Biernacka and Cordell [3] considered alternatives to the methods of Sun et al. [1] and Li et al. [2] that also condition on parental genotypes at the candidate locus/loci, and extended these approaches to tests of whether a haplotype composed of two tightly linked SNPs can explain all the linkage in a region. We refer to these modified methods proposed by Biernacka and Cordell [3] as Li-cpg and Sun-cpg (where "cpg" is used to denote "conditional on parental genotypes"). Biernacka and Cordell's implementation of the Sun-cpg method [3] can also be applied to multiple fully or incompletely linked loci to test whether association with a given set of polymorphisms can explain the observed linkage at a specified location.


The Problem 3 data were analyzed without knowing the data-generating model. We looked at the "answers" after the analysis was complete, prior to writing the paper, and at that time carried out some additional analyses. Linkage and association analyses as well as a stepwise conditional logistic regression approach were used to select regions and SNPs for analysis. Charoen et al. [5] performed linkage and association analysis on data from Replicates 1–5, followed by analysis of SNPs and dense SNPs on chromosome 6 using the stepwise conditional logistic regression method described by Cordell and Clayton [6]. We used the results to select a number of candidate SNPs for the analysis described here.

We analysed chromosome 6 data from all replicates to test whether association with any of the candidate SNPs or the DRB1 locus can fully explain the observed linkage. Single SNPs and the DRB1 locus were analysed using LAMP [4] and the Li-cpg and Sun-cpg approaches [3]. Extensions of the Li-cpg and Sun-cpg methods were used to analyze haplotypes composed of two tightly linked markers, while sets of non-fully linked markers were analysed using the Sun-cpg method only. Under the data generating model, there were three disease loci (DRB1, C, and D) on chromosome 6. We analyzed single SNPs, the DRB1 locus, and combinations of SNPs strongly associated with disease status that were available in the data, but not the set of three true disease loci. Therefore, based on analysis of all replicates, we were able to estimate the power to reject a given SNP as the sole causal polymorphism in the region, and to estimate power of the tests of whether association with a particular haplotype or set of SNPs could explain the observed linkage signal. All tests were performed at a 5% type I error level.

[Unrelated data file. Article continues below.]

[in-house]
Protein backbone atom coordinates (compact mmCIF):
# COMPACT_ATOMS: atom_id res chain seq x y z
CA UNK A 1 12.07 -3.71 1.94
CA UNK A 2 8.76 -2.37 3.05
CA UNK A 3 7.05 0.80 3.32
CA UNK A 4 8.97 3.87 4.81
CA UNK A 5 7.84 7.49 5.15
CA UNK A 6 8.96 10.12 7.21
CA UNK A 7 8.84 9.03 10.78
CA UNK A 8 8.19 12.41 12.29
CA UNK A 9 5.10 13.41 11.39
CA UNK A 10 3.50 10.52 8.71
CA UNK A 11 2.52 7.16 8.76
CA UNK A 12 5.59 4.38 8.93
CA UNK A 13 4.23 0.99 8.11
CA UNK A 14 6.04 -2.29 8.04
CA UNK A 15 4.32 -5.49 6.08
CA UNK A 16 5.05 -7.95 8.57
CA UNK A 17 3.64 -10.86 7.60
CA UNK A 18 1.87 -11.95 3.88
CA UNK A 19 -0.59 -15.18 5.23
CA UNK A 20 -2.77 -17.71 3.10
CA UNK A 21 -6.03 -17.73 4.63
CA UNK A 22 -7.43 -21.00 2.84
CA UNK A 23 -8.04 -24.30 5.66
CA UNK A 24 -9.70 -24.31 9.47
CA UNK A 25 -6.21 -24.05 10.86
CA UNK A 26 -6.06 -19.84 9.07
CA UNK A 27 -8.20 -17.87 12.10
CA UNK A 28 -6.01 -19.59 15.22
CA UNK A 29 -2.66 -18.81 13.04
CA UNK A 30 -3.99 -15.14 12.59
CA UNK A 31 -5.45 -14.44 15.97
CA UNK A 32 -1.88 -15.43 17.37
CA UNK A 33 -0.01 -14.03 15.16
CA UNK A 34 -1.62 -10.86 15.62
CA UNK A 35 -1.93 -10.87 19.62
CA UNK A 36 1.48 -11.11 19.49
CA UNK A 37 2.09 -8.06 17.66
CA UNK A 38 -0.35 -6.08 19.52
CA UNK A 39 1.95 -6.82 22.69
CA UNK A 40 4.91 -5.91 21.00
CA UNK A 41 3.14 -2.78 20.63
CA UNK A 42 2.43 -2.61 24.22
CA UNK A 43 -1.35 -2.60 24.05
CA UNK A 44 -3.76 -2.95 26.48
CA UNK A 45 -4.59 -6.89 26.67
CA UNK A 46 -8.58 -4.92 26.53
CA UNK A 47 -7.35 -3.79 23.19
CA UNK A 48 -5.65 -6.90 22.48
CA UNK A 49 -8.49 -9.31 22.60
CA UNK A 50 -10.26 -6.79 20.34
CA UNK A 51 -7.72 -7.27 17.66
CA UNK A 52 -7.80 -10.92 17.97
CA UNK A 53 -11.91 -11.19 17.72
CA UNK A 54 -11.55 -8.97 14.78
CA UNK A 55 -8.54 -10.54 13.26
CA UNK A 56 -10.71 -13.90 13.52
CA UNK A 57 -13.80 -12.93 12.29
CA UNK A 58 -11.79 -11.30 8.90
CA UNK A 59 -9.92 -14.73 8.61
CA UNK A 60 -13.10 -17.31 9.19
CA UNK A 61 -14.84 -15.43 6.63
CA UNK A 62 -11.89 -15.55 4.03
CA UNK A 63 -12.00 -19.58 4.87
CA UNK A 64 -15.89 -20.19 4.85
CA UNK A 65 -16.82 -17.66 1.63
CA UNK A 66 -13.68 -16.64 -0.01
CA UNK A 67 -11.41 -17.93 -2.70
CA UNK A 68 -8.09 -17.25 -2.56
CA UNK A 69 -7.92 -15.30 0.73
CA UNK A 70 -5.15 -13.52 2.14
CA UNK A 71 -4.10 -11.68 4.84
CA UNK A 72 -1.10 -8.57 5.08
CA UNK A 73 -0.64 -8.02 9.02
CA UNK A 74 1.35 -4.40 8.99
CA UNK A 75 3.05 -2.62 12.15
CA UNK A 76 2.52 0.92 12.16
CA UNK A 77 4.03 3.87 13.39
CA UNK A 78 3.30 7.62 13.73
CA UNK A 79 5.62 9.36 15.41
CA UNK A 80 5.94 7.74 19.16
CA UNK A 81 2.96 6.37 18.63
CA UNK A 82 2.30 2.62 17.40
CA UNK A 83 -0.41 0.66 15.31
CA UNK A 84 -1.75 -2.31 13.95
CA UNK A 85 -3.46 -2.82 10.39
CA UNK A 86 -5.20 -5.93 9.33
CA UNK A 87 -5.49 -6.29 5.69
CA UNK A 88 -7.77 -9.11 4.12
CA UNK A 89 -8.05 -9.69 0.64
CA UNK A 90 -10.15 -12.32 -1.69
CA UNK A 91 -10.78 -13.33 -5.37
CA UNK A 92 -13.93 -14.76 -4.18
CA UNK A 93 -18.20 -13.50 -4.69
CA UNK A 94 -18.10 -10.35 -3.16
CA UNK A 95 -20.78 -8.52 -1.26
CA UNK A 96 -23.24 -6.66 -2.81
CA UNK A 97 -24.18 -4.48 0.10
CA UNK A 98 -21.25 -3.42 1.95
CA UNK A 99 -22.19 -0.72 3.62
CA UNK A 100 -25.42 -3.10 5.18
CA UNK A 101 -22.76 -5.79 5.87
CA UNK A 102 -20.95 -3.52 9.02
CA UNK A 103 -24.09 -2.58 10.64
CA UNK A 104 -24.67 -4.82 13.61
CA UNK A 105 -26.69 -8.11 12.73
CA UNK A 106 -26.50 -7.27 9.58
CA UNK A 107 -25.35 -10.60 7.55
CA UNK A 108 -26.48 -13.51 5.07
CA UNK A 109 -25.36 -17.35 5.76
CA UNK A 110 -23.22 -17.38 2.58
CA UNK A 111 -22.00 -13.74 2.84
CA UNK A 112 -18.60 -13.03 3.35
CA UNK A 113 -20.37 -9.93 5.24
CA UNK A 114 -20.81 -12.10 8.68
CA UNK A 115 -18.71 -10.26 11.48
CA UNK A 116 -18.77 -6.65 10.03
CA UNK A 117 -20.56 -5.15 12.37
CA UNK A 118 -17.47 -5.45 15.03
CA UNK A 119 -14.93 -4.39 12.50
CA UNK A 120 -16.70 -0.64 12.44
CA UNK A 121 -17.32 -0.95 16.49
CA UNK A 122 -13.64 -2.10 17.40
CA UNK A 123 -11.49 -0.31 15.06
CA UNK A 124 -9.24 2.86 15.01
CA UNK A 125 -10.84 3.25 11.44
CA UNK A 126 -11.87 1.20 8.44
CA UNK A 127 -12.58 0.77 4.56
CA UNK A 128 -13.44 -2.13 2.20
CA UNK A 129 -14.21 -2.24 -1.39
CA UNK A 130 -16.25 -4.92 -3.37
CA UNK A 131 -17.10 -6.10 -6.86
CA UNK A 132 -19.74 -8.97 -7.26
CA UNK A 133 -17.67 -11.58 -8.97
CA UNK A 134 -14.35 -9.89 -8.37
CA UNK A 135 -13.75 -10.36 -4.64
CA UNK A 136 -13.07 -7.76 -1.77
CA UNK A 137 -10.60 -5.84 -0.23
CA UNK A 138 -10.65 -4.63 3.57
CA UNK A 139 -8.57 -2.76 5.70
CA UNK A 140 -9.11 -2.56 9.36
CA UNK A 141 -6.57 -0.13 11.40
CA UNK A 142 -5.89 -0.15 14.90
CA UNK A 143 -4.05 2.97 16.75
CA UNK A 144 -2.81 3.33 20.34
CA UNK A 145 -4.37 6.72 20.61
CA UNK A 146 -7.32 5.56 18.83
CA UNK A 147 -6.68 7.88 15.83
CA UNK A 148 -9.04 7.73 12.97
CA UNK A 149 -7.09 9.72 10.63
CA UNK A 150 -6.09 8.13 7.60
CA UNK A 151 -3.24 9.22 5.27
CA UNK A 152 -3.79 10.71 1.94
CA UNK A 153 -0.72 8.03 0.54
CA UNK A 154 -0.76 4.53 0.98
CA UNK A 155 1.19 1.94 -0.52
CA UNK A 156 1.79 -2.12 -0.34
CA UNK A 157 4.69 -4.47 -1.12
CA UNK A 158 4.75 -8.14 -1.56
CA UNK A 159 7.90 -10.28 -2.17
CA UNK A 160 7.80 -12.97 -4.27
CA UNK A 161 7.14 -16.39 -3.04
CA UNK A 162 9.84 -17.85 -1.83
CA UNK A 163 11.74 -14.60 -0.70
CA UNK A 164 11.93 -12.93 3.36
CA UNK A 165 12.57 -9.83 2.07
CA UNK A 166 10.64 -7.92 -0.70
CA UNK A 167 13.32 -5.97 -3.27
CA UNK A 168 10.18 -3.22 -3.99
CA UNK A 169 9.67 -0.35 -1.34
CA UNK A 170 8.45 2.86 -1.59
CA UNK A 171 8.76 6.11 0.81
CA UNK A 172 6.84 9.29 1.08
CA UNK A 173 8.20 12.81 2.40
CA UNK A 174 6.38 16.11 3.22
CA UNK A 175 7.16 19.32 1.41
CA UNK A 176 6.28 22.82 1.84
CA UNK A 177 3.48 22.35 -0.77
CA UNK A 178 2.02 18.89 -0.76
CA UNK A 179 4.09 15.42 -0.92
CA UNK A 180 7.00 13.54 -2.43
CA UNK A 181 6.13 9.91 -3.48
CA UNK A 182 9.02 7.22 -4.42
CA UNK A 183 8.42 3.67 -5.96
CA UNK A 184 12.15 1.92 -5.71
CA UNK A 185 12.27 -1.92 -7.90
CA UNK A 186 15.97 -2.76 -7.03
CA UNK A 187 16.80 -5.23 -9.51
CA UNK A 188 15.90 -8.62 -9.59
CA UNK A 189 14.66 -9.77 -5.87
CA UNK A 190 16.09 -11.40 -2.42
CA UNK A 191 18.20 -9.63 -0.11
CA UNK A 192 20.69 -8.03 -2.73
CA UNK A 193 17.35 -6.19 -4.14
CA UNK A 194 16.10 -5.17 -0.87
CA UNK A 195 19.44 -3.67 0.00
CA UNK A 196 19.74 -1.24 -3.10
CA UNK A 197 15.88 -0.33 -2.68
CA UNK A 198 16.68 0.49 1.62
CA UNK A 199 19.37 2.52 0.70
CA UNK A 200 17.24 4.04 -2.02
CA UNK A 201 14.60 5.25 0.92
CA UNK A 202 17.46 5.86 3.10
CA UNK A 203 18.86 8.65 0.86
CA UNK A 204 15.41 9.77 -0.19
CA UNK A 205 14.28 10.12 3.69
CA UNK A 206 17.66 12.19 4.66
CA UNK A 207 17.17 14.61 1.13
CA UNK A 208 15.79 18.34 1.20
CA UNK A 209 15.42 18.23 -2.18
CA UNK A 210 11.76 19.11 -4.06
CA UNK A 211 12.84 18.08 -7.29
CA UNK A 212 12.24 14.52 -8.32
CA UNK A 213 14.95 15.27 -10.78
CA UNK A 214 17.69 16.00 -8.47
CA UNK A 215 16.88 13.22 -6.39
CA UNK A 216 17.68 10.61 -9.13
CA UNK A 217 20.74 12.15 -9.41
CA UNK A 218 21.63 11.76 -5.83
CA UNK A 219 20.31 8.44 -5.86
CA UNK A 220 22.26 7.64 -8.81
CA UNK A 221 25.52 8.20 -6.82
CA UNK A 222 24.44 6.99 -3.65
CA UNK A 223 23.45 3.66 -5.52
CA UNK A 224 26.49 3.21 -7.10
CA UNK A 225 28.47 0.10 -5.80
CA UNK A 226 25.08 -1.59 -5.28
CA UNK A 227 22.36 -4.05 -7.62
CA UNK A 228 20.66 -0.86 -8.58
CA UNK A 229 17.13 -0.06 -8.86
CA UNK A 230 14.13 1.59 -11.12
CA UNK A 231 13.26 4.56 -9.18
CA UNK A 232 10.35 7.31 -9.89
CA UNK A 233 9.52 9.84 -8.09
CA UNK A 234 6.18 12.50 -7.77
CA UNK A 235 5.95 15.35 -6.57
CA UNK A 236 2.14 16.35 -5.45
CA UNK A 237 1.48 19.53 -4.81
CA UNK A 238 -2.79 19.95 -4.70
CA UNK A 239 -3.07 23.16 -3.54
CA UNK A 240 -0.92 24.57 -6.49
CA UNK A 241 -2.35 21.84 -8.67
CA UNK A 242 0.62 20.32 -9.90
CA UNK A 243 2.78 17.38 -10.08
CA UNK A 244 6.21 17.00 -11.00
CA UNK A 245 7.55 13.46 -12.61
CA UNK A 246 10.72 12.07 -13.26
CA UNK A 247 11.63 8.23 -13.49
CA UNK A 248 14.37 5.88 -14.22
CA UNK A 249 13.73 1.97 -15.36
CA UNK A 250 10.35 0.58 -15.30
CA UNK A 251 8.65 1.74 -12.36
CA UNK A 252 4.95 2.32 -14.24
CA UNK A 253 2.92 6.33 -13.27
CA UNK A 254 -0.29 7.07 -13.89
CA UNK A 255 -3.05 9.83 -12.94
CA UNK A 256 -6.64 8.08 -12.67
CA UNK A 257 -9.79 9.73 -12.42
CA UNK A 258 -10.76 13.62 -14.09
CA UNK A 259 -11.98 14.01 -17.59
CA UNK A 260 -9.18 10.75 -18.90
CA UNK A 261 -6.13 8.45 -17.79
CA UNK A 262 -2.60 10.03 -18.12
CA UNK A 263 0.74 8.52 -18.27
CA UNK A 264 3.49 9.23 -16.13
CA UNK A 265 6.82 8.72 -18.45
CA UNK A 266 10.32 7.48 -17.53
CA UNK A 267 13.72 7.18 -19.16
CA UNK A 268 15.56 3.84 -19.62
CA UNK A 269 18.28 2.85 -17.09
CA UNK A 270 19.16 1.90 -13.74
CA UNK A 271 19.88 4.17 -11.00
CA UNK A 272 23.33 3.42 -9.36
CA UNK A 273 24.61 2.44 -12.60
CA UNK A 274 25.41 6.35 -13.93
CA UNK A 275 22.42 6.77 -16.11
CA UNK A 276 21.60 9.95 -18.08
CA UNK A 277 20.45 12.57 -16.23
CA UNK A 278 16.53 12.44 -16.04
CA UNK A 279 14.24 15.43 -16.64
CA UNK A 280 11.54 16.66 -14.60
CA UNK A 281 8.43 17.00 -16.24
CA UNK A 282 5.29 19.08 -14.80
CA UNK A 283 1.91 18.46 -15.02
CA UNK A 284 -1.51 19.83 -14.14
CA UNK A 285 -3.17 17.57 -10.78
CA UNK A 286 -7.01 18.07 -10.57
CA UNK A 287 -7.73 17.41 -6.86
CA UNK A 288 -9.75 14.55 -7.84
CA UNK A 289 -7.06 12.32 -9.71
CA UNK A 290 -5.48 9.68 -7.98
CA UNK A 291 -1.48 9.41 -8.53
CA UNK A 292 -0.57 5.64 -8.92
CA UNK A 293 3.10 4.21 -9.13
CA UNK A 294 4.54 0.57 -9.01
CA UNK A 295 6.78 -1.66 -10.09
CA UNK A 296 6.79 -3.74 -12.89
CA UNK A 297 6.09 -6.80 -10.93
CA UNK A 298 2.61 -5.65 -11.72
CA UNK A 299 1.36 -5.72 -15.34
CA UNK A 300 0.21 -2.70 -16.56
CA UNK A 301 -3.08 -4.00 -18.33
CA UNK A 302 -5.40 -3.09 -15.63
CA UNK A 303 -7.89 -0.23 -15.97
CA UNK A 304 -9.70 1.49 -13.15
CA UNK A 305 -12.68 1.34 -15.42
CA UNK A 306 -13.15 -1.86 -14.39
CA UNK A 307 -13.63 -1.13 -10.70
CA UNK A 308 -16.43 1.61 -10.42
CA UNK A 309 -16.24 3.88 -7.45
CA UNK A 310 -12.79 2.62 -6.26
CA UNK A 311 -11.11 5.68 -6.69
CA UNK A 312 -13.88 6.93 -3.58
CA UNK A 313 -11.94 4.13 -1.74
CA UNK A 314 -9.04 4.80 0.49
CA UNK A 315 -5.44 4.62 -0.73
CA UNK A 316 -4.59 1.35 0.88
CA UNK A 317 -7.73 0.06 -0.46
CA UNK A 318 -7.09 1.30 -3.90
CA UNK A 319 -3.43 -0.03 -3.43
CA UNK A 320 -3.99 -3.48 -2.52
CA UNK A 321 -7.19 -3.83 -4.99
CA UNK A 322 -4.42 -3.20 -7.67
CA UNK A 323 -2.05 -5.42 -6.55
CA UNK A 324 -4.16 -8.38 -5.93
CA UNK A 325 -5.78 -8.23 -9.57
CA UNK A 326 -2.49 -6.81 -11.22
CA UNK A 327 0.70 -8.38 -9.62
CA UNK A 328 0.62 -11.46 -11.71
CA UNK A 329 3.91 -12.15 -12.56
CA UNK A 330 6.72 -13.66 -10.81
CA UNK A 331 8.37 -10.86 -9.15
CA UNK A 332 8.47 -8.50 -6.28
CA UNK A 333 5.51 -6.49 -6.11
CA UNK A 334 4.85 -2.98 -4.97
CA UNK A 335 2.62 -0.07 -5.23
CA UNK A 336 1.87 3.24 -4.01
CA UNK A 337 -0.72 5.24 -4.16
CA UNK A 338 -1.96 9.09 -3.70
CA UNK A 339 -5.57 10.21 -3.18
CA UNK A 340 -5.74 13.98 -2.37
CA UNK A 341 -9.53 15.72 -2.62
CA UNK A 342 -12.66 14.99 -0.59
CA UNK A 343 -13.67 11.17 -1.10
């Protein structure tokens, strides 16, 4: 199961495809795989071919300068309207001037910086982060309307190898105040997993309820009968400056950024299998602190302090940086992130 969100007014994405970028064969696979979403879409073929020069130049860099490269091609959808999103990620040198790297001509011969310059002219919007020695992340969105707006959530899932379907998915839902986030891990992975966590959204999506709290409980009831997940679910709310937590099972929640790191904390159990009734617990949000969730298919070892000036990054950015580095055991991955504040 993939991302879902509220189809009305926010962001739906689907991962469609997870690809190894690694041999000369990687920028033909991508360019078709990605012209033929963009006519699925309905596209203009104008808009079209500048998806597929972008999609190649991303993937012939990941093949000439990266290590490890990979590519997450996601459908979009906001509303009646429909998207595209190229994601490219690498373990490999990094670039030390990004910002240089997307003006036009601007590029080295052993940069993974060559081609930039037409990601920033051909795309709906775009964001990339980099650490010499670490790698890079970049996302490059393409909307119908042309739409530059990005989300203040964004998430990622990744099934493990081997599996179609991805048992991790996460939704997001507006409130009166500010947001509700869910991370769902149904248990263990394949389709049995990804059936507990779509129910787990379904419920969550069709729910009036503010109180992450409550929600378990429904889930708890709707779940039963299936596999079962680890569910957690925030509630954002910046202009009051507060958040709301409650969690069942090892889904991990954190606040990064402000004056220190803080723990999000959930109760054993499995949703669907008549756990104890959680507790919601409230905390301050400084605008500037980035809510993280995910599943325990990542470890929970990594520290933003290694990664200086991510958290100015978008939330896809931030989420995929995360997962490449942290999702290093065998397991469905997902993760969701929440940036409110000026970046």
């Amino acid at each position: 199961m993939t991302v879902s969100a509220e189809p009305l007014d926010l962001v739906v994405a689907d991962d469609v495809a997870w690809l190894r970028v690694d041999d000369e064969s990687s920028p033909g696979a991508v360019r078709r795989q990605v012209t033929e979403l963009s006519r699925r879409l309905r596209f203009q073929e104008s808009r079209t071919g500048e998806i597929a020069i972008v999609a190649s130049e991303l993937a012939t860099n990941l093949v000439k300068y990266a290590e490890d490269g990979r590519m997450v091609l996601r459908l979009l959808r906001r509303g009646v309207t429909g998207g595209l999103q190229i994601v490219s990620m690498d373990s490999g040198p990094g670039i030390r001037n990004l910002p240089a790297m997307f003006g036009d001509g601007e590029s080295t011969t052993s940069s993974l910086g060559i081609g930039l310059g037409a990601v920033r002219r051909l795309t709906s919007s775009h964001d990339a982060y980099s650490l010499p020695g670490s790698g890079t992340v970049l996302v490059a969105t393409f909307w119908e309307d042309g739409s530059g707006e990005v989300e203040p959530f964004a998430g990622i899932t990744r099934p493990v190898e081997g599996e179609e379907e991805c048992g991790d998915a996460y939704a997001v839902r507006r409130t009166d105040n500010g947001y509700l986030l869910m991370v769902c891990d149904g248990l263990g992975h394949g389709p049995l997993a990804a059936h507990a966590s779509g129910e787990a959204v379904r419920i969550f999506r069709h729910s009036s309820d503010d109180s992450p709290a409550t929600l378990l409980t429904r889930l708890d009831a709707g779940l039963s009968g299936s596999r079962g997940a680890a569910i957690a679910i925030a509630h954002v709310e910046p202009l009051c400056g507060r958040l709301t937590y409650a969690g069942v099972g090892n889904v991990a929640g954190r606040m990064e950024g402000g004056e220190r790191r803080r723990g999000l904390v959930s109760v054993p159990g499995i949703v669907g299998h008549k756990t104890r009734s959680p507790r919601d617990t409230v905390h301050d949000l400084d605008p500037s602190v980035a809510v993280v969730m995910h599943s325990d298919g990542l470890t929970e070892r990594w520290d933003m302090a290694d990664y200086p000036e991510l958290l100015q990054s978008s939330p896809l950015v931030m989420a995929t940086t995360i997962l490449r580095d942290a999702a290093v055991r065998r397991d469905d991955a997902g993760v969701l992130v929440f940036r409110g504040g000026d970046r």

Candidate SNP selection

Details of results for linkage, association, and conditional logistic regression analyses are described by Charoen et al. [5]. Analysis of Replicates 1–5 revealed strong evidence of linkage on chromosome 6, with many SNPs in the linked region strongly associated with the disease status, including non-dense SNPs 152–155 and 162, and many of the dense SNPs. Application of forward and backward stepwise conditional logistic regression to non-dense SNPs in Replicates 1–5 always resulted in a model containing SNPs 153, 154, and 162. In most replicates, one or two other SNPs were needed to model the association with SNPs in this region. The additional SNPs significantly associated with the disease (after accounting for SNPs 153, 154, and 162) varied from replicate to replicate. Similar analysis of dense SNPs suggested that association with SNPs d3437 and d3439 could account for most of the association observed with the remaining dense SNPs in the DR/C locus region. In addition, Charoen et al. [5] found that association with at least one SNP in the vicinity of locus D (either d3931 or d3933) remained significant in all of Replicates 1–5, after accounting for the two SNPs in the DR/C locus region. These results were used to select the SNPs, haplotypes, and sets of SNPs shown in the first column of Table 1 for the analyses presented here.